There's a world of financial literacy resources waiting for you.
The internet is bursting with information on virtually every financial literacy topic. Below you'll find a list of some of our favorite sources.
General Financial Literacy Resources
- Nerd Wallet Cost of Living Calculator—Want to see how much more/less it will cost to live in a city when you graduate? Check out this calculator.
- Kahn Academy Better Money Habits - Great site that provides well-produced personal finance lessons on any topic you can think of. A great tool for those that are visual learners.
- Mint—This site helps you to see where your money goes and keep track of your budget.
- Feed the Pig—This site provides tips and interactive tools to remind you to feed that piggy bank.
- Council of Graduate Schools—Website provides research, data, and links to information regarding financial literacy geared towards Graduate students.
- Consumer Financial Protection Bureau (CFPB) - This website has an abundance of resources specifically for college students and reminds you government regulations are in place to protect you
Financial Aid Resources
- FinAid—A comprehensive guide to financial aid on the web.
- StudentLoans.gov—The online home for federal student loan programs.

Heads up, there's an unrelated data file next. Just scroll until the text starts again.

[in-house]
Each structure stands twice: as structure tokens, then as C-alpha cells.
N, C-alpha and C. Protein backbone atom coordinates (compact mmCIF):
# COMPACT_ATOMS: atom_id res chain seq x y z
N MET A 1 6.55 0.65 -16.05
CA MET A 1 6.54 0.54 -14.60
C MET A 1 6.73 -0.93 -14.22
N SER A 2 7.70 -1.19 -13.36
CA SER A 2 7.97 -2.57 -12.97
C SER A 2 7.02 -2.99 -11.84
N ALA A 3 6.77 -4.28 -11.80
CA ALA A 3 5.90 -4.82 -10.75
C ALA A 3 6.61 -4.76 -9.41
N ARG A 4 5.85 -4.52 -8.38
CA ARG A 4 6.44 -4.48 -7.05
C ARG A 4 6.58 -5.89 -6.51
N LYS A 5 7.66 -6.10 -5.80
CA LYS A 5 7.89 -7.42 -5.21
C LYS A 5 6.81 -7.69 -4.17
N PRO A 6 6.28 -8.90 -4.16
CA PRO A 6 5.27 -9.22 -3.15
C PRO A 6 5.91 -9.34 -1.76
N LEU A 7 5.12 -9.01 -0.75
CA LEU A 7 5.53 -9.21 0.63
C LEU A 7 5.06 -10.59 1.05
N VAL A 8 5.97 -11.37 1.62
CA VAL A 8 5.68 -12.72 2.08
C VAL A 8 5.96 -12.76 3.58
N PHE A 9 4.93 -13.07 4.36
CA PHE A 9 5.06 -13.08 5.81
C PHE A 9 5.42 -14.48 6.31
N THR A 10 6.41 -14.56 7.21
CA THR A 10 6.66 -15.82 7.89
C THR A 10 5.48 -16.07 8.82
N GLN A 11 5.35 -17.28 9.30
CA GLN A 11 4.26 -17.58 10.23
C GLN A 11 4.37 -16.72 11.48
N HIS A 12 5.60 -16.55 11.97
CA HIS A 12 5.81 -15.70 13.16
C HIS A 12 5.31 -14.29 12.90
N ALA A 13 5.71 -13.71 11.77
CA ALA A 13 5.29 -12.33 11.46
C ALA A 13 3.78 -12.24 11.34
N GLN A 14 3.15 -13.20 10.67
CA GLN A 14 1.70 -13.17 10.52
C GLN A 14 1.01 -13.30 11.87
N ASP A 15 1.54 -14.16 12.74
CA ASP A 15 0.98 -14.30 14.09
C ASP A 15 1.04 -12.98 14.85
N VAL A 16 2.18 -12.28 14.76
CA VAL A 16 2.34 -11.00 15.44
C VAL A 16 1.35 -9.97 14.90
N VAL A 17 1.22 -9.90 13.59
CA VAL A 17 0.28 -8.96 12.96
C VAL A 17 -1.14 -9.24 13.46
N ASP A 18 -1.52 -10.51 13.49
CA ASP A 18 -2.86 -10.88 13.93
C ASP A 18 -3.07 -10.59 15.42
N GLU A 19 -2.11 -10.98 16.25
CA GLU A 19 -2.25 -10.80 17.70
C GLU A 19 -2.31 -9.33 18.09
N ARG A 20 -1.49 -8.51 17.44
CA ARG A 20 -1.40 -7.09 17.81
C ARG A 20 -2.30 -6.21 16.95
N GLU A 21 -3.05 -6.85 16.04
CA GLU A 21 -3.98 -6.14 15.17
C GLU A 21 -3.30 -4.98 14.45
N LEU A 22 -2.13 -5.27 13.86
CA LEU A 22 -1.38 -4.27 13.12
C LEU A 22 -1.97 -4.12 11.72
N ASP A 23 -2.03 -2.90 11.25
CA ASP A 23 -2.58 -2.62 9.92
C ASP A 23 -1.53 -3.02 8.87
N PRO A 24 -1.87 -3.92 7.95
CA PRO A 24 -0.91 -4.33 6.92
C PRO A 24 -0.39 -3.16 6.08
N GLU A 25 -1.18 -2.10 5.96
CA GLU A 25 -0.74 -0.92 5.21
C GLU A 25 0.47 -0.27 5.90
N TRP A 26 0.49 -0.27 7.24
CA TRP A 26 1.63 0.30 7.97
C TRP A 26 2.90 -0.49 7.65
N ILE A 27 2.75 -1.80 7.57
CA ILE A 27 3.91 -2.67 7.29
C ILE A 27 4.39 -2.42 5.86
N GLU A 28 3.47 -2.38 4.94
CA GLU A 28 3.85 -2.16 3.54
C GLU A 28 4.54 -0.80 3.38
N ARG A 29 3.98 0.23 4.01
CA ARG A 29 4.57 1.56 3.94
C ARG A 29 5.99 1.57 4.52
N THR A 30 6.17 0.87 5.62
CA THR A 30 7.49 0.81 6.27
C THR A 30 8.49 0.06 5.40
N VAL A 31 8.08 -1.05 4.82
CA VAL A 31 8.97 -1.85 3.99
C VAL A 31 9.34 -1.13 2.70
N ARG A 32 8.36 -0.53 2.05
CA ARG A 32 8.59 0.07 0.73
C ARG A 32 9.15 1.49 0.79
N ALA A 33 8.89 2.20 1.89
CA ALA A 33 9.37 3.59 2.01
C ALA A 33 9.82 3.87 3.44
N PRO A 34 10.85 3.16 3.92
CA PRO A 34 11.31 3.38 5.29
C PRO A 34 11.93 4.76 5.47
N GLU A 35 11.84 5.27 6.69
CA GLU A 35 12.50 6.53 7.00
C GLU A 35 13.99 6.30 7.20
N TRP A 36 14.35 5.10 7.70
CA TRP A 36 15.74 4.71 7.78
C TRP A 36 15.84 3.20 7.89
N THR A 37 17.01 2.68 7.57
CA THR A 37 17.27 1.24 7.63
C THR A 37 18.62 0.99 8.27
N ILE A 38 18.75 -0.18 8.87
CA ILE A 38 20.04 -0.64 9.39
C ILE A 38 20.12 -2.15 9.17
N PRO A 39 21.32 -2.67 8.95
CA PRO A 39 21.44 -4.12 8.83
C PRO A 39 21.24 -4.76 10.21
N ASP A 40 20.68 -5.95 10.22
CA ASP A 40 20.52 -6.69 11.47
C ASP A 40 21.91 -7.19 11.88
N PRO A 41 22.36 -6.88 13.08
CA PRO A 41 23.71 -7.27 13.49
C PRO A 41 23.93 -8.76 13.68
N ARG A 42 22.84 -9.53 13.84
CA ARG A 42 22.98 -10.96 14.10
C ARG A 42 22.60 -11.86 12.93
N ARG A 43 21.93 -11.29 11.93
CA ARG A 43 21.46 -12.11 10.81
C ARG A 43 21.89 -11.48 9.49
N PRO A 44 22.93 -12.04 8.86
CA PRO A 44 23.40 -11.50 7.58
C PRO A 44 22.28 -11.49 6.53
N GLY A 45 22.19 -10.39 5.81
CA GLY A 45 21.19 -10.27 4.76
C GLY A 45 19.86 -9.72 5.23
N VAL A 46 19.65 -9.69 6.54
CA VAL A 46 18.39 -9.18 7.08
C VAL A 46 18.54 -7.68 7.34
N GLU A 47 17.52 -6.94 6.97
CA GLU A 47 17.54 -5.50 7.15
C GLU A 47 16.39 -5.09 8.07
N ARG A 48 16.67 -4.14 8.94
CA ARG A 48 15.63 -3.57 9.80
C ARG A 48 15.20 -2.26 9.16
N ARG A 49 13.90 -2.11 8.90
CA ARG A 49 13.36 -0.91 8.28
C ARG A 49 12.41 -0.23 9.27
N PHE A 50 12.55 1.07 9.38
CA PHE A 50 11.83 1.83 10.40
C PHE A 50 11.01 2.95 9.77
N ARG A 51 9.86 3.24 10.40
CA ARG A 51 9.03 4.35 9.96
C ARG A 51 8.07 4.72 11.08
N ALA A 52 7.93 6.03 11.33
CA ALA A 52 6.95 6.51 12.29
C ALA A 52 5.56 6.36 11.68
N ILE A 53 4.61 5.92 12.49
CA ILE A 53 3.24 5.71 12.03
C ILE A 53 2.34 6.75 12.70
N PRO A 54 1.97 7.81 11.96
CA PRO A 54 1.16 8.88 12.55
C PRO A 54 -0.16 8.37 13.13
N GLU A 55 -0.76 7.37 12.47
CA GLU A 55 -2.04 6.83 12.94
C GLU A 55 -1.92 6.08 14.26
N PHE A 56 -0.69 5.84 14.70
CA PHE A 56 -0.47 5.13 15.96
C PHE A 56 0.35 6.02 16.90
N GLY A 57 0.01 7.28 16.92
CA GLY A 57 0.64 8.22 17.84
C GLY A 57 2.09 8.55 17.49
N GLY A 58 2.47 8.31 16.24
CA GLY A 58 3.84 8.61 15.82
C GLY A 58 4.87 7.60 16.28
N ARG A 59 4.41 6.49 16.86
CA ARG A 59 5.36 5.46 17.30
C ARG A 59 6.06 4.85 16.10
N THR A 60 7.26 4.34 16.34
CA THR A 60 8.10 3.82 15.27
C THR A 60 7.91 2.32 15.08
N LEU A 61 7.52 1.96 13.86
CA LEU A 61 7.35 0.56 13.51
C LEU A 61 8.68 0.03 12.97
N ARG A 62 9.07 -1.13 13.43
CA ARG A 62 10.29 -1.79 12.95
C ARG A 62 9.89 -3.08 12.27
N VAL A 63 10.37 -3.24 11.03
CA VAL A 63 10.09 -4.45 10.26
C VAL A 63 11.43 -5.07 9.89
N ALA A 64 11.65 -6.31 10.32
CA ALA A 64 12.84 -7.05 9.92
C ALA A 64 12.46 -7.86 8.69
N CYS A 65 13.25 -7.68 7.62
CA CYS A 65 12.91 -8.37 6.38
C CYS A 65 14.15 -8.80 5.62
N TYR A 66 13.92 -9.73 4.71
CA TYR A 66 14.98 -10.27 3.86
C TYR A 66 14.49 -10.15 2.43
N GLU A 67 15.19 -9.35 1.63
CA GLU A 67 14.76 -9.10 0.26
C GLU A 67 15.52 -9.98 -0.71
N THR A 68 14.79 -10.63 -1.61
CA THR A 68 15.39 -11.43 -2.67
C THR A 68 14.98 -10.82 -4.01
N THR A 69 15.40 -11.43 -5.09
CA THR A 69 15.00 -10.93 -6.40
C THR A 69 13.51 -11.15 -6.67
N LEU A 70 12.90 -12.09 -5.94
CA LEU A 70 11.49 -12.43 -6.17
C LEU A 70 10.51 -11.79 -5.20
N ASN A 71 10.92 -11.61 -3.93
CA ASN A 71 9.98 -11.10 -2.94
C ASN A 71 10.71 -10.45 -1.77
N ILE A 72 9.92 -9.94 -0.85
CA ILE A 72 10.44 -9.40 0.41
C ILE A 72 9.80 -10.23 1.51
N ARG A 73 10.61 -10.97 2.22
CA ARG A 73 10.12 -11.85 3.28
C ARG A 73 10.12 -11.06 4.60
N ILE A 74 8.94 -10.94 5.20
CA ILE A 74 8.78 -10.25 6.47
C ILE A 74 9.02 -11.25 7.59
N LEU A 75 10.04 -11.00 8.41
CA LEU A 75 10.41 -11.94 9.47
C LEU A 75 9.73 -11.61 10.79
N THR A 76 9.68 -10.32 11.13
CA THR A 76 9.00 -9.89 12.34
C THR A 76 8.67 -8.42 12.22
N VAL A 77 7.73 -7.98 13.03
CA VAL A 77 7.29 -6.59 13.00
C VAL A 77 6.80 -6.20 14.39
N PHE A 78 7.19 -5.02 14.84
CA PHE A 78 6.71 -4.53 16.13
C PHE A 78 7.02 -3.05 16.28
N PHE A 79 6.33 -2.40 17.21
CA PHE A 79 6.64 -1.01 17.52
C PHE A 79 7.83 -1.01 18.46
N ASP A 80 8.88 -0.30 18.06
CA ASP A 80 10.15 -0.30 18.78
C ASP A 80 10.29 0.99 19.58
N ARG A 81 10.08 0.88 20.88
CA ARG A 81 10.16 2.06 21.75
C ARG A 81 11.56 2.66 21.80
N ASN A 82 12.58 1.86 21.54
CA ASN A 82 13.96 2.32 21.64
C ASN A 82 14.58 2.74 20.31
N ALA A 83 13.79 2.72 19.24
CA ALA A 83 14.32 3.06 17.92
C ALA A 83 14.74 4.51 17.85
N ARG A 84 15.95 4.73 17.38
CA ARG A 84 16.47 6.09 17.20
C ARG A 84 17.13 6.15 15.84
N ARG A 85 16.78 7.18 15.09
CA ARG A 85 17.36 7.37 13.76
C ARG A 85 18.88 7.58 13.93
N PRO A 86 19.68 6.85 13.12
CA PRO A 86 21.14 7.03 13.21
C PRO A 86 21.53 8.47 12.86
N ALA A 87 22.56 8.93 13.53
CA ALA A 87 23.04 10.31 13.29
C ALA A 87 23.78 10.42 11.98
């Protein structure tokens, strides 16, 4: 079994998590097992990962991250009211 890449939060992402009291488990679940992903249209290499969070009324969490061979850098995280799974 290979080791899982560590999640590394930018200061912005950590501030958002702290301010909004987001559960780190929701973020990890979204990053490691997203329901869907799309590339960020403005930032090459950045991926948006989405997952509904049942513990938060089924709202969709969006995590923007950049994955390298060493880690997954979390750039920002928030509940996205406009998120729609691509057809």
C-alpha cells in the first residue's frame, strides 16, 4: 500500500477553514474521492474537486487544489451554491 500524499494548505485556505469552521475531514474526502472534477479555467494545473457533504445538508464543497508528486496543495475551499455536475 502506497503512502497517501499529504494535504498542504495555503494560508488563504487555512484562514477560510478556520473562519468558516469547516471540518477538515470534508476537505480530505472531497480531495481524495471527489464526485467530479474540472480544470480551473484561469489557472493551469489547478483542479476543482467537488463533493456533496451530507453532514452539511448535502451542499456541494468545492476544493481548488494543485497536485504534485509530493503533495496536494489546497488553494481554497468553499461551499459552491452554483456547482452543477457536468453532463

- StudentAid.gov—Offers a wealth of information from applying to colleges to learning the many plans a borrower can utilize to best repay their loans. In addition, directions, tips and definitions are provided for filling out the FAFSA, assessing loan eligibility, and deciding how financial aid can make college a reality.
- National Student Loan Data System—The U.S. Department of Education's (NSLDS) central database for student aid.
- IU Career Services—Infomation about career services at IU as well as links to specific career service offices based on their affiliation.
- NACE Salary Calculator—Get a good understanding as to how much money you can expect to make after you graduate based on your location, experience, and education. Just remember that you should be looking at the starting salary, and not the median or the top.